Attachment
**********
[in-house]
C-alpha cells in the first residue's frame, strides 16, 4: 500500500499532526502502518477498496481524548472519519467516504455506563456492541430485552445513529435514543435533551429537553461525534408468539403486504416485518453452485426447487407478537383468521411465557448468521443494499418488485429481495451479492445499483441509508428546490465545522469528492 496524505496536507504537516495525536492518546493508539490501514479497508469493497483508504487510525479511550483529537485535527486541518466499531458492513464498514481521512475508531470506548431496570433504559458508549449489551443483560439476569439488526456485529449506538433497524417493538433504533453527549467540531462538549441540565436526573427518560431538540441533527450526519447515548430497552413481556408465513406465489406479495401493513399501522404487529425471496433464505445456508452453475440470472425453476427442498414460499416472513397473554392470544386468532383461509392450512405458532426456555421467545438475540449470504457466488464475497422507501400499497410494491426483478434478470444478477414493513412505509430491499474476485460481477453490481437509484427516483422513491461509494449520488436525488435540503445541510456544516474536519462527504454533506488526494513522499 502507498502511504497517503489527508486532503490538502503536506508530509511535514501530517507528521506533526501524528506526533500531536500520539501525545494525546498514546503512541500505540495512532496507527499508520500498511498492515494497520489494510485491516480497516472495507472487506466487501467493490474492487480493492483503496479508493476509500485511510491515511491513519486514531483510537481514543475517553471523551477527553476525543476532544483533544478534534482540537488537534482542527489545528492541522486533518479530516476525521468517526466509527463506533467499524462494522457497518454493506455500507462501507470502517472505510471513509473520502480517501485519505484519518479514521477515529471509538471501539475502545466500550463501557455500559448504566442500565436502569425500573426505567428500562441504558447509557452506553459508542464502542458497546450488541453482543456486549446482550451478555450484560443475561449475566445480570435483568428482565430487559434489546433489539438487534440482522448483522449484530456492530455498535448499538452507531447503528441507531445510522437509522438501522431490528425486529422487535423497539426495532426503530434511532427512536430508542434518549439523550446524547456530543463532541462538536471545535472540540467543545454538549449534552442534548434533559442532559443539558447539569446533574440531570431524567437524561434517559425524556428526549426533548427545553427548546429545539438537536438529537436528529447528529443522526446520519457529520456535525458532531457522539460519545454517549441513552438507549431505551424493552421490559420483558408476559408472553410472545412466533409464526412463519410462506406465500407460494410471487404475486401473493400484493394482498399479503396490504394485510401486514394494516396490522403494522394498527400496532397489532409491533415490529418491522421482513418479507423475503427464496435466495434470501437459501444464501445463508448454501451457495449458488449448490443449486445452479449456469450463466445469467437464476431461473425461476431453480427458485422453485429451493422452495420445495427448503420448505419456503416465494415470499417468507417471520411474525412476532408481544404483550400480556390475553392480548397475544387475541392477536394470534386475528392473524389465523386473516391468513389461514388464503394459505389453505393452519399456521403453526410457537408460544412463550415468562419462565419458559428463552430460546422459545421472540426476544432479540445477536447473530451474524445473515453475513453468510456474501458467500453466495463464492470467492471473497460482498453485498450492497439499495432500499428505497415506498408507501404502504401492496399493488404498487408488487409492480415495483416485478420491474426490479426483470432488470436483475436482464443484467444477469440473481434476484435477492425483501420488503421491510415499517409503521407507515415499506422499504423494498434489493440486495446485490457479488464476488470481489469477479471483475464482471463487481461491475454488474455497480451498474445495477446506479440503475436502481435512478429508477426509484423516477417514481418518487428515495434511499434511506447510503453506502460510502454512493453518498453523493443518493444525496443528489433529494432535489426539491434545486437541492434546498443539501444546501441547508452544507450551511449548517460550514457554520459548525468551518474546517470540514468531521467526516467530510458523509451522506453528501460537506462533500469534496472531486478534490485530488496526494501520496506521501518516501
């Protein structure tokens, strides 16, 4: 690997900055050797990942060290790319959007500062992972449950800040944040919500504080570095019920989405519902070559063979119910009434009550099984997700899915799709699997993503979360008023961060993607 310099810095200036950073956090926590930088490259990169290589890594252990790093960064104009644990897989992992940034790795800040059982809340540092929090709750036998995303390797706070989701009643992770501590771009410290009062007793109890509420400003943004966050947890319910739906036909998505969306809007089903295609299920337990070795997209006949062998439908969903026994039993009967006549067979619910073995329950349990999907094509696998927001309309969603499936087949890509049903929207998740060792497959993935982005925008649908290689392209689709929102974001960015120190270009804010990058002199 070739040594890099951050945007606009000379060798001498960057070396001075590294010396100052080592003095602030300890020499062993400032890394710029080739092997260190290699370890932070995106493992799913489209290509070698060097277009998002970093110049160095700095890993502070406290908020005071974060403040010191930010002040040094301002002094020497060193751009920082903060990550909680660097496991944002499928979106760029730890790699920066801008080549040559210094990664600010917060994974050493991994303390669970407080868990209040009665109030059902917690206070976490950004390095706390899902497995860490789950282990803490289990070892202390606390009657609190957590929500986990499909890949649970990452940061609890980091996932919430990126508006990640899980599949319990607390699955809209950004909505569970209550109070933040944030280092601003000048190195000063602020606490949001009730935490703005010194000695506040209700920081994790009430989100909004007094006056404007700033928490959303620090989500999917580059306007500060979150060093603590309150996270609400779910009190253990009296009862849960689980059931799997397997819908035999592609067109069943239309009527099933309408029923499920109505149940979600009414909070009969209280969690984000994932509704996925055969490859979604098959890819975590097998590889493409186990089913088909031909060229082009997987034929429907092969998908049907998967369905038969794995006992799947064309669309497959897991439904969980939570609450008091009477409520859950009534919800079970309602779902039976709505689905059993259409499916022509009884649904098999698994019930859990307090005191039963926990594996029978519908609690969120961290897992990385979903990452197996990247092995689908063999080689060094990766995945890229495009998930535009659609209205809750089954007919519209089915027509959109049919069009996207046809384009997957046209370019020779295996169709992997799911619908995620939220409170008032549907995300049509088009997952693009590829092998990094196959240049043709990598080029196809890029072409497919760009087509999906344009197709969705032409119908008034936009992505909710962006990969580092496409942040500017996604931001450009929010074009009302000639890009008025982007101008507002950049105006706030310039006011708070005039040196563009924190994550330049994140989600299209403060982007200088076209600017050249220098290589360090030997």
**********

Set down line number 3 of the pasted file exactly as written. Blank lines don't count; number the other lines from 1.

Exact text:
């Protein structure tokens, strides 16, 4: 690997900055050797990942060290790319959007500062992972449950800040944040919500504080570095019920989405519902070559063979119910009434009550099984997700899915799709699997993503979360008023961060993607 310099810095200036950073956090926590930088490259990169290589890594252990790093960064104009644990897989992992940034790795800040059982809340540092929090709750036998995303390797706070989701009643992770501590771009410290009062007793109890509420400003943004966050947890319910739906036909998505969306809007089903295609299920337990070795997209006949062998439908969903026994039993009967006549067979619910073995329950349990999907094509696998927001309309969603499936087949890509049903929207998740060792497959993935982005925008649908290689392209689709929102974001960015120190270009804010990058002199 070739040594890099951050945007606009000379060798001498960057070396001075590294010396100052080592003095602030300890020499062993400032890394710029080739092997260190290699370890932070995106493992799913489209290509070698060097277009998002970093110049160095700095890993502070406290908020005071974060403040010191930010002040040094301002002094020497060193751009920082903060990550909680660097496991944002499928979106760029730890790699920066801008080549040559210094990664600010917060994974050493991994303390669970407080868990209040009665109030059902917690206070976490950004390095706390899902497995860490789950282990803490289990070892202390606390009657609190957590929500986990499909890949649970990452940061609890980091996932919430990126508006990640899980599949319990607390699955809209950004909505569970209550109070933040944030280092601003000048190195000063602020606490949001009730935490703005010194000695506040209700920081994790009430989100909004007094006056404007700033928490959303620090989500999917580059306007500060979150060093603590309150996270609400779910009190253990009296009862849960689980059931799997397997819908035999592609067109069943239309009527099933309408029923499920109505149940979600009414909070009969209280969690984000994932509704996925055969490859979604098959890819975590097998590889493409186990089913088909031909060229082009997987034929429907092969998908049907998967369905038969794995006992799947064309669309497959897991439904969980939570609450008091009477409520859950009534919800079970309602779902039976709505689905059993259409499916022509009884649904098999698994019930859990307090005191039963926990594996029978519908609690969120961290897992990385979903990452197996990247092995689908063999080689060094990766995945890229495009998930535009659609209205809750089954007919519209089915027509959109049919069009996207046809384009997957046209370019020779295996169709992997799911619908995620939220409170008032549907995300049509088009997952693009590829092998990094196959240049043709990598080029196809890029072409497919760009087509999906344009197709969705032409119908008034936009992505909710962006990969580092496409942040500017996604931001450009929010074009009302000639890009008025982007101008507002950049105006706030310039006011708070005039040196563009924190994550330049994140989600299209403060982007200088076209600017050249220098290589360090030997």